- The total number of Burundian assisted by the UNHCR to return home over the past five years has gone beyond the 350,000 mark on Tuesday when 1,500 refugees crossed the border with Tanzania and arrived at the UNHCR transit centres.
Under the agency’s biggest repatriation programmes in Africa some 270,000 Burundian refugees have returned home on buses and trucks. The body has also assisted 80,000 to return to Burundi on their own.
Tens of thousands of returnees have been helped with funds covering housing schemes, legal assistance programmes and the reconstruction of clinics and health centres.
The introduction of a cash grant of US $45 to each returnee to help them get started once back in Burundi has helped increased the returnee population.
Also, the UN food body, World Food Programme planned to raise the food assistance to returnees from a four-month pack to supplies to six months. The increased food packages and the cash grant would help boost repatriation figures, which is why UN officials have called for donor support to support the packages.
A total of 12,300 Burundian refugees have returned home this year - over 8,000 in July alone. UNHCR targets to repatriate 65,000 refugees [including 60,000 in Tanzania] this year. Thousands of Burundian refugees are also in Rwanda and the Democratic Republic of the Congo.
The latest returned were given the first instalment of the UNHCR cash grant, blankets, jerry cans, plastic sheeting, tools and seeds as well as received food packages from WFP. Before travelling to their home villages, the returnees underwent health screening.
The repatriation of Burundian refugees by the UNHCR started in April 2002 following the improvement of security situation in the country. But many returnees find it hard to cope with life back home in a country whose infrastructure and services have been devastated by war.
A joint study on the situation of returnees in 10 provinces by UNHCR and WFP published in March discovered that the returnees did not regret returning home. Most returnees had complained about lack of food, health care, access to land and bad shelter.
UNHCR officials have been overwhelmed by the help and encouragement given by the local communities to the returnees most of who have been on exile for 14 years.
However, many returnees continue to be challenged by extreme poverty.
It is against this background that more than 50,000 houses have been built for vulnerable returnee families by the UNHCR since 2003. At least 6,750 more such houses are expected to be complete before the year ends.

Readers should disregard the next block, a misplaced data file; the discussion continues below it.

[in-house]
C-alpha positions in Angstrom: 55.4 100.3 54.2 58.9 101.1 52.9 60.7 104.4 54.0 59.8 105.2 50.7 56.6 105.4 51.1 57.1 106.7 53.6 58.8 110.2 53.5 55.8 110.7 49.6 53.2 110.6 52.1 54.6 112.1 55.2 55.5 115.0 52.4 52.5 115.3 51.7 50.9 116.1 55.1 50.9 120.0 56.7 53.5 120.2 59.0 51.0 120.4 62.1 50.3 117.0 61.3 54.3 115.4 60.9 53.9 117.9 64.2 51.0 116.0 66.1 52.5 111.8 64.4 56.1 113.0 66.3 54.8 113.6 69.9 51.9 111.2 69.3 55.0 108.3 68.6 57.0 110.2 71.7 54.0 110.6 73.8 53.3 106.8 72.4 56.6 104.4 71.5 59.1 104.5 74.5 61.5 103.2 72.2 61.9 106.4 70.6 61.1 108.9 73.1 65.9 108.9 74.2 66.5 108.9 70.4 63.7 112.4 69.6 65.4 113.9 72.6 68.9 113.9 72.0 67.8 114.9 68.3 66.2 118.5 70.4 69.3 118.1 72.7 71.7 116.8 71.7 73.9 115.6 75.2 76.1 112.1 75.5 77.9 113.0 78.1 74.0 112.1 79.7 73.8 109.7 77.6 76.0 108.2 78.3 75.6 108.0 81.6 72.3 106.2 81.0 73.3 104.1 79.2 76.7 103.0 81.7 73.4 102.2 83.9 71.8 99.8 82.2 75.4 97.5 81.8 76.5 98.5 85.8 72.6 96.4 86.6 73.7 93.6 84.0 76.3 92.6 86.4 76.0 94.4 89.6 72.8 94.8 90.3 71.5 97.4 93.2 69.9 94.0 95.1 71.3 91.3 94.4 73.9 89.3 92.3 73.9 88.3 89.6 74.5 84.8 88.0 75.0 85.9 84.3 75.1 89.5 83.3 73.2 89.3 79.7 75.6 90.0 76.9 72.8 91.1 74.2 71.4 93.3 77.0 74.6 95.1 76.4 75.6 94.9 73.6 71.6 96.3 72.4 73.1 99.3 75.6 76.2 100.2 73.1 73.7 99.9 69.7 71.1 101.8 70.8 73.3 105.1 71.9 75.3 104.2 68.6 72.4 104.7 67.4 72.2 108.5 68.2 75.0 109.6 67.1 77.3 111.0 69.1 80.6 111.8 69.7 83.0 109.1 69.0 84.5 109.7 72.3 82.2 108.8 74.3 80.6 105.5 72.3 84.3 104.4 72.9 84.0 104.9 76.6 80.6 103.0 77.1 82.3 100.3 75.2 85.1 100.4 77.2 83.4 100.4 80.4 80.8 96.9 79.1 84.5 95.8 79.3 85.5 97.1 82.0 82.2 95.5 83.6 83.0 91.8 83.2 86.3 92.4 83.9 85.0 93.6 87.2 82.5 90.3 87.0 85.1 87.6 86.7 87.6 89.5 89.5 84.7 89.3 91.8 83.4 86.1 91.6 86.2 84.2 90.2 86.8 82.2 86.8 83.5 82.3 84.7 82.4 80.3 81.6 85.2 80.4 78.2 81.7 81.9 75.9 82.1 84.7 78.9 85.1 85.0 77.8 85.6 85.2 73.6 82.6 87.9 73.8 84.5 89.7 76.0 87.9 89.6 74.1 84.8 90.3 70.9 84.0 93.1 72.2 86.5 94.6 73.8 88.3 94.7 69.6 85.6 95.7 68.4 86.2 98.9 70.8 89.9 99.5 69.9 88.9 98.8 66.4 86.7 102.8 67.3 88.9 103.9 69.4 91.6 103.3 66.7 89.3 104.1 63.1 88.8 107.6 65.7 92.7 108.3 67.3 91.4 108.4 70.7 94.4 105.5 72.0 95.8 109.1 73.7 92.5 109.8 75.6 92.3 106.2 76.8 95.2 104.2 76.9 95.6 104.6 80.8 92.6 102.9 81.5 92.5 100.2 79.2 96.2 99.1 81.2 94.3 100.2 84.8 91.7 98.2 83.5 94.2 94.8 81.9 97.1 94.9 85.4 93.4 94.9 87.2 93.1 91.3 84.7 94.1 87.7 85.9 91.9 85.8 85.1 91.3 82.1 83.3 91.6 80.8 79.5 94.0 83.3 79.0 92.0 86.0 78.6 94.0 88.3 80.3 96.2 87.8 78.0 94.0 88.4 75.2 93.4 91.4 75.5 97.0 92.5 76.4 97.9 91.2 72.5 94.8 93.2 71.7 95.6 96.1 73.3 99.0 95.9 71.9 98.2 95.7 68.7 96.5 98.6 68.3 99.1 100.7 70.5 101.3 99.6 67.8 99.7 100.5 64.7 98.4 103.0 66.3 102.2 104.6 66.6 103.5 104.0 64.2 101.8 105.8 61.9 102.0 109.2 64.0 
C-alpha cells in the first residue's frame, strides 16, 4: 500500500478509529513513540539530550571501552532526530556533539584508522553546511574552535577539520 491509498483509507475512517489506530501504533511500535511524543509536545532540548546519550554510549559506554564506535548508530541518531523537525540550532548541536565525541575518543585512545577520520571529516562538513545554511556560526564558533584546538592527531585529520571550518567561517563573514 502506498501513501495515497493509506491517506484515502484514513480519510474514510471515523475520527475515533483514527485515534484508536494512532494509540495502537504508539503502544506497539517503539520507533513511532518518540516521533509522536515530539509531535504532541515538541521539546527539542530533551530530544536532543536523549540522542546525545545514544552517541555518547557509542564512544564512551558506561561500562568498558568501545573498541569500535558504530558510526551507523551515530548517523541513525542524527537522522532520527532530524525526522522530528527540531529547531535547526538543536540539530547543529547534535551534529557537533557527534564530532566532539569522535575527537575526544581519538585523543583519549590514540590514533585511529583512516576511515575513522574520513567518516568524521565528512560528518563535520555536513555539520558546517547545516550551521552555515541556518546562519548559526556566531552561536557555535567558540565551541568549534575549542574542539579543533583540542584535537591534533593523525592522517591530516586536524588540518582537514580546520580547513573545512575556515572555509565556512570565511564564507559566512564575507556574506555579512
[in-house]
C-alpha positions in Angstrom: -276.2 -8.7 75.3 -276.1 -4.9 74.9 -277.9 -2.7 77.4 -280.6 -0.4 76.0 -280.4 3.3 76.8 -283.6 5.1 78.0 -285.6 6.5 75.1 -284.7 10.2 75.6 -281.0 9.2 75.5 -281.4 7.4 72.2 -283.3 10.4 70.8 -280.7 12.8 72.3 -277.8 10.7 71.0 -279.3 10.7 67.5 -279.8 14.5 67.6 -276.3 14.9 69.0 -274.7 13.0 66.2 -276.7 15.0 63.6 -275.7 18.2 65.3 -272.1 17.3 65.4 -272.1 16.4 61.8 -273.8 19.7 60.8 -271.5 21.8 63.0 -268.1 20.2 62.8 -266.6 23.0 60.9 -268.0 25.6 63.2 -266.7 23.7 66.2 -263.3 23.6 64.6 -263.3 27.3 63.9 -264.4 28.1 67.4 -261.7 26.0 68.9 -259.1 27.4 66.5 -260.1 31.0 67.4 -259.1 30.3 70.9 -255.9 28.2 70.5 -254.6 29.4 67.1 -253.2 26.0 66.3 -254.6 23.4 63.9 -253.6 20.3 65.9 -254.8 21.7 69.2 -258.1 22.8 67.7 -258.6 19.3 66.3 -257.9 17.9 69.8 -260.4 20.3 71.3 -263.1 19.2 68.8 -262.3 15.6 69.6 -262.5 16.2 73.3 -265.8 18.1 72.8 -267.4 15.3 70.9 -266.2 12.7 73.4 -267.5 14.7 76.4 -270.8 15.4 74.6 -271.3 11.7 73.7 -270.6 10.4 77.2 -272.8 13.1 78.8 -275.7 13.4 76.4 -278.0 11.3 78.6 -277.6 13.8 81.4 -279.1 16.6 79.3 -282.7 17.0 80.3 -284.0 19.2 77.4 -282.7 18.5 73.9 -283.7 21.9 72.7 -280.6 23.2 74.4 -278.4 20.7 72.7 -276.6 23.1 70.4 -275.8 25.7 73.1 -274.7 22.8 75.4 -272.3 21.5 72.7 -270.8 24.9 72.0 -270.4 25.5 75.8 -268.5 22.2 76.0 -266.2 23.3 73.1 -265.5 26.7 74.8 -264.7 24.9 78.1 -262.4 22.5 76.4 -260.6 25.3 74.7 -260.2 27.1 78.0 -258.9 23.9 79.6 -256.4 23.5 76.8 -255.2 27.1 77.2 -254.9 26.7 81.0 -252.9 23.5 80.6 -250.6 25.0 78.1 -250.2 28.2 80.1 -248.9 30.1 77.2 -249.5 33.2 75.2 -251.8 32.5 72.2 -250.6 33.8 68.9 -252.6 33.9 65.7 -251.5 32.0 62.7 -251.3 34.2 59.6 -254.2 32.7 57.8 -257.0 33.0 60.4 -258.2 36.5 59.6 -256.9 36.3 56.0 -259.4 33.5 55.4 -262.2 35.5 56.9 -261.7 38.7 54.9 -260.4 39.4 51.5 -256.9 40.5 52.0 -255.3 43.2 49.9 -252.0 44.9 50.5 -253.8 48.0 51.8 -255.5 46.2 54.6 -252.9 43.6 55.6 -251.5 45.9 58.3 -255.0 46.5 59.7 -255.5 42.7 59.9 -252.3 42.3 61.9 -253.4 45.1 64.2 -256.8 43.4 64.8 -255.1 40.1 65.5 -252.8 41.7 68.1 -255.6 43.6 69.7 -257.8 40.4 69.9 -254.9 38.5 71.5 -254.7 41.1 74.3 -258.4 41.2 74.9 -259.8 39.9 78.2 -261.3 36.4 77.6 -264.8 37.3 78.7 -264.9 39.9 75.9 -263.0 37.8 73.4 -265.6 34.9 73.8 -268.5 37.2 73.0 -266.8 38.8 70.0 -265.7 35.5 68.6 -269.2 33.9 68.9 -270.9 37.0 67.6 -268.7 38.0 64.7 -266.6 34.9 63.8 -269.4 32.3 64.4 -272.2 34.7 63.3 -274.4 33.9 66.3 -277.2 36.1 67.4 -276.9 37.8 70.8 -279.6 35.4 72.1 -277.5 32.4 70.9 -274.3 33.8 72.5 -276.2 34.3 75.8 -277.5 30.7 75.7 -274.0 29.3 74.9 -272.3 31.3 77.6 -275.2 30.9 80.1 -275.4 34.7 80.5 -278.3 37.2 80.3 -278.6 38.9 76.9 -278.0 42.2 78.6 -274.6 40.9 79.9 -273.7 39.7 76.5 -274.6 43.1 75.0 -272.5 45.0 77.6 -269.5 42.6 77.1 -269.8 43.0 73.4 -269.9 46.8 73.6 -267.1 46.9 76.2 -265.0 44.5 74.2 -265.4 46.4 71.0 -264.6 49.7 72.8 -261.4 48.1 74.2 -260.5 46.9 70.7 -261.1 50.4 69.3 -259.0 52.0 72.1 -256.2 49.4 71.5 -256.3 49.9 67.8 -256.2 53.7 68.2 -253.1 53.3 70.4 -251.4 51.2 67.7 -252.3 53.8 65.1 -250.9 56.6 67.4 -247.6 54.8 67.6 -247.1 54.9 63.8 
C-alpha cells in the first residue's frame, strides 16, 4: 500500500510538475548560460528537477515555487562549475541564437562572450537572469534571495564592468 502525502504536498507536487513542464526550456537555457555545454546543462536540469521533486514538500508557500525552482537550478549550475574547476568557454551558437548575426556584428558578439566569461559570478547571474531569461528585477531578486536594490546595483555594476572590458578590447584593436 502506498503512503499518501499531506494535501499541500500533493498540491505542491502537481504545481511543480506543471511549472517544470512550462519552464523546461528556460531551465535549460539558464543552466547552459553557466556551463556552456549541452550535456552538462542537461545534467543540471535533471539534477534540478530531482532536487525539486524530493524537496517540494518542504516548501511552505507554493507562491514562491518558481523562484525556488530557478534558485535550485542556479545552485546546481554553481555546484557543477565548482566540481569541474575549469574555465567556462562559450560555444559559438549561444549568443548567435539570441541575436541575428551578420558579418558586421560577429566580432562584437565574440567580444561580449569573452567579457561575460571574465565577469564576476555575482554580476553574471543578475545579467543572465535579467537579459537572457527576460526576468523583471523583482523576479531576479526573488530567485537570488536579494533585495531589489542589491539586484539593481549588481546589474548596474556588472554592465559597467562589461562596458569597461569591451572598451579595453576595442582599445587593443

The agency has also rehabilitated 13 health centres, build or renovated 500 classrooms in areas of return between 2002 and 2006.
In 2002, over 500,000 Burundian refugees lived in 10 camps in Tanzania, but this figure now stand at 150,000. About 200,000 refugees live in settlements outside the camps.
afrol News - It is called "financial inclusion", and it is a key government policy in Rwanda. The goal is that, by 2020, 90 percent of the population is to have and actively use bank accounts. And in only four years, financial inclusion has doubled in Rwanda.
afrol News - The UN's humanitarian agencies now warn about a devastating famine in Sudan and especially in South Sudan, where the situation is said to be "imploding". Relief officials are appealing to donors to urgently fund life-saving activities in the two countries.
afrol News - Fear is spreading all over West Africa after the health ministry in Guinea confirmed the first Ebola outbreak in this part of Africa. According to official numbers, at least 86 are infected and 59 are dead as a result of this very contagious disease.
afrol News - It is already a crime being homosexual in Ethiopia, but parliament is now making sure the anti-gay laws will be applied in practical life. No pardoning of gays will be allowed in future, but activist fear this only is a signal of further repression being prepared.
afrol News / Africa Renewal - Ethiopia's ambitious plan to build a US$ 4.2 billion dam in the Benishangul-Gumuz region, 40 km from its border with Sudan, is expected to provide 6,000 megawatts of electricity, enough for its population plus some excess it can sell to neighbouring countries.